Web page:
The widow of a hero RAF pilot has ordered to pay £3,000 compensation to an innocent farmer who she framed on trumped-up gun charges, writes Edward Davenport.
Lyn Fisk claimed she had been threatened by Andrew Thorne who she said had pointed a shotgun at her in a narrow country lane near her home at Ashreigney, near Winkleigh.
She said he had told her he would kill her if she did not move away and then laughed mockingly and ran off into woodland.
The police helicopter was launched and 12 officers and three armed response units went to Mr Thorne’s Crabdown Farm where he was arrested and held for 17 and a half hours before being released.
Police realised her story was a lie because a CCTV camera on a cottage in the lane captured the incident on the afternoon of Saturday September 9 last year and showed that Mr Thorne was not carrying a gun.
He did not even have access to a gun, having surrendered his shotguns two years earlier after Fisk complained he had harassed her by sending love letters.
Fisk invented her story about the gun at the end of a lengthy neighbours dispute in which Mr Thorne and others complained about her breaking planning rules by building a log cabin which she rented out to holidaymakers.
He claimed that she turned against him after the break up of a brief affair and had blocked access to woodland where he was working by parking a vehicle on a narrow track.
She moved to Devon from Whitestaunton, near Chard, Somerset eight years ago after the tragic death of her husband Mark, an RAF search and rescue pilot who died in an electrocution accident at their former home.
She was spared an immediate jail sentence after a judge was told that she has just sold the house for £875,000 and plans to move more than 100 miles away to make a new start.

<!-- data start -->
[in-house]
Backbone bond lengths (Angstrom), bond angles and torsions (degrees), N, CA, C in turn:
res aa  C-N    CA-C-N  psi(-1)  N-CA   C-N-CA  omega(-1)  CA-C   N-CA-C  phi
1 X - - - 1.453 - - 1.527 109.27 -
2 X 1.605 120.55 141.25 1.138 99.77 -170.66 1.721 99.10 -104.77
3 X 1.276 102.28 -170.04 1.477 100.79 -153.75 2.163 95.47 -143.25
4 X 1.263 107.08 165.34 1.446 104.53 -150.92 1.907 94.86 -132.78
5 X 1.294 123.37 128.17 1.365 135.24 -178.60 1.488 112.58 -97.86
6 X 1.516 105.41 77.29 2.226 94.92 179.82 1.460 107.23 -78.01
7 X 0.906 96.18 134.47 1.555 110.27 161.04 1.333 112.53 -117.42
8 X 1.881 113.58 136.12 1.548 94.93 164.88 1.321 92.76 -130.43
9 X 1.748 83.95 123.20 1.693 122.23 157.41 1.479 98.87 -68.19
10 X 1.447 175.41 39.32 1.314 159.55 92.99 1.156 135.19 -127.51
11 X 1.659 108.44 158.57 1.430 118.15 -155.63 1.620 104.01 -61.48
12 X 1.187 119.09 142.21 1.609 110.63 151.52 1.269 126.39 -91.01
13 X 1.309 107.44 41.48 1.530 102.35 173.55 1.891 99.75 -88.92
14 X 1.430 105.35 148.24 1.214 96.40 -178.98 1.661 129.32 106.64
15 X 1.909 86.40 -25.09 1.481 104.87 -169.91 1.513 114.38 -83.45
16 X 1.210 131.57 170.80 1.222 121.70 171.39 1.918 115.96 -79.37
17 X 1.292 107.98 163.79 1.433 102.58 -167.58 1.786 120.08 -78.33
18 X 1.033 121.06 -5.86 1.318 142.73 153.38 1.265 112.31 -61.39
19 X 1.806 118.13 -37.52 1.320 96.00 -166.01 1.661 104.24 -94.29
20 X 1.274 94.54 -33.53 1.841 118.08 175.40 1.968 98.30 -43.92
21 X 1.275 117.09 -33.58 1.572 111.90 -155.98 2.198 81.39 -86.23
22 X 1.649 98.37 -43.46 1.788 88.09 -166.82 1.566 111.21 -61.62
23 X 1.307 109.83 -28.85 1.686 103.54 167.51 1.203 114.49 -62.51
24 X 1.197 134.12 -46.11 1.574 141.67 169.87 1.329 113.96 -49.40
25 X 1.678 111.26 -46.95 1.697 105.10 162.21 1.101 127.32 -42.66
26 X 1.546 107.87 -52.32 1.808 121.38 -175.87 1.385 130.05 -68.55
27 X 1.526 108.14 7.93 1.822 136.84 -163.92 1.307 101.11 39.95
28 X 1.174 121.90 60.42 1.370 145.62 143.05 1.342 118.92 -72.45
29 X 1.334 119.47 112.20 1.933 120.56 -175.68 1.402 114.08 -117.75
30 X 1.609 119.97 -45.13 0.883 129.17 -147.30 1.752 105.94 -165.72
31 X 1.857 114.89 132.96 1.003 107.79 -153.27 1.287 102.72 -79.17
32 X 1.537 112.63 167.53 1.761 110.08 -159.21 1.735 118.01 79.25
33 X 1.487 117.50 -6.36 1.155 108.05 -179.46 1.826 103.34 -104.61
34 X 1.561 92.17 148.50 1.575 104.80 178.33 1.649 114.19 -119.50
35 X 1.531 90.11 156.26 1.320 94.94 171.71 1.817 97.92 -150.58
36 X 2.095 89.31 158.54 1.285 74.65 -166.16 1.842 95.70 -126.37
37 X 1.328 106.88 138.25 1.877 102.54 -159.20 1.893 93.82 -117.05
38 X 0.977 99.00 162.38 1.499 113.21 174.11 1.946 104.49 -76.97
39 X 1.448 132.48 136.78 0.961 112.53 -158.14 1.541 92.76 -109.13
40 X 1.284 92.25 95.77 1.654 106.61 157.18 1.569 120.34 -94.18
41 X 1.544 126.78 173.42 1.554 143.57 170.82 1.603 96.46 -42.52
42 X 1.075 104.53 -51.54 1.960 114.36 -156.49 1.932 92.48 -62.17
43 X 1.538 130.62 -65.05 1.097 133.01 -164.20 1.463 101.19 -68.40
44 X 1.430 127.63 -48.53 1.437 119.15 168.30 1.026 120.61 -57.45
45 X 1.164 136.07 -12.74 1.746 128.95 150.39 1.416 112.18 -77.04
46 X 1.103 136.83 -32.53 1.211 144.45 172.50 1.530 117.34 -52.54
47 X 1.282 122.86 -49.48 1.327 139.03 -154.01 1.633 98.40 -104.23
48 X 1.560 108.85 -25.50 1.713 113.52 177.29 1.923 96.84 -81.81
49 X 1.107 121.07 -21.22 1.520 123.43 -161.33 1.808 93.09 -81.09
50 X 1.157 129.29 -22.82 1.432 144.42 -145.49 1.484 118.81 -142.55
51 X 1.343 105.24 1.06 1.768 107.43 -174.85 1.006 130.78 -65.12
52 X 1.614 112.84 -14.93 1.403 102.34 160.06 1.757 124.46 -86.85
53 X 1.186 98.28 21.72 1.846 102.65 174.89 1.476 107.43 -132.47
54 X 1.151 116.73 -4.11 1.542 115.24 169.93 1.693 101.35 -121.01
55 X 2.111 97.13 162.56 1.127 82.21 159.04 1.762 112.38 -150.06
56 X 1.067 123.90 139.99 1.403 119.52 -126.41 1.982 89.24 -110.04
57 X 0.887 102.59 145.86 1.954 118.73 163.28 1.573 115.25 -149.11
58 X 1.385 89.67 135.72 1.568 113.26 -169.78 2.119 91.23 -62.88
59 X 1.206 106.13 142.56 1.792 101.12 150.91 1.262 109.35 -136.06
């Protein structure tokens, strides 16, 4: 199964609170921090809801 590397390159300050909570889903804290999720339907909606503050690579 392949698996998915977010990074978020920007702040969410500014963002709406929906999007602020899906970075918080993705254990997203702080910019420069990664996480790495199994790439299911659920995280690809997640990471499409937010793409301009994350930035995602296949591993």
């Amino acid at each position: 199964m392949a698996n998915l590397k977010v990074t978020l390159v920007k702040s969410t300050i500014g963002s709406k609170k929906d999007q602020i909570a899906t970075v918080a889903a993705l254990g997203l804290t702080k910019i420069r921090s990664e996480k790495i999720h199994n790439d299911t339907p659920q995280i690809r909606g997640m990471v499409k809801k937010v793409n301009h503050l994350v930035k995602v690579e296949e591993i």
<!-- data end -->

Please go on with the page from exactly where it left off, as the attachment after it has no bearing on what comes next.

Fisk, aged 59, of Ash Mill, Ashreigney, denied attempting to pervert the course of justice but was found guilty by a jury at Exeter Crown Court last month.
She was jailed for 18 months, suspended for two years, and ordered to do 250 hours unpaid community work and pay £3,000 compensation and £1,640 costs by Judge Timothy Rose.
He told her:"The jury saw through your lies. You put Mr Thorne very much in harm’s way. You did him direct harm by depriving him of his liberty by him being arrested and held in custody.
"As you must have known, armed police officers were sent to find him and there was a risk, if things had not turned out as they did. There was a risk with armed officers present of something more serious happening.
"Someone who did what you did ought to be going to prison but I am able to take a course of action which is frankly merciful and compassionate and will enable you to make reparation for the wrong you did.
"A very large part of my thought is the fact that you fully intend to get out of the area and never come back. I expect you to go through with that. I hope this will bring closure to everybody in the situation."
Fisk’s false allegations were the culmination of a growing animosity between her and Mr Thorne which started in about 2015.
She alleged he embarked on a campaign of harassment and intimidation after she rejected his advances. This included shooting in woods near her home and sending her unwanted love letters.
He said they had a sexual relationship which she ended after he had finished helping her to build her new home.
Fisk moved to the village, which has a population of just 446, after the tragic death of her husband Flight Lieutenant Mark Fisk, who died in an electrocution accident while doing DIY in May 2010.
He had been an RAF helicopter pilot for almost 30 years and served in Northern Ireland, the Falklands, and on search and rescue, flying Pumas, Chinooks and Sea Kings.
He died just weeks after taking part in a dramatic rescue operation in which he helped to save the crew of a stricken freighter in the Atlantic Ocean while operating at the furthest distance limit of his Sea King.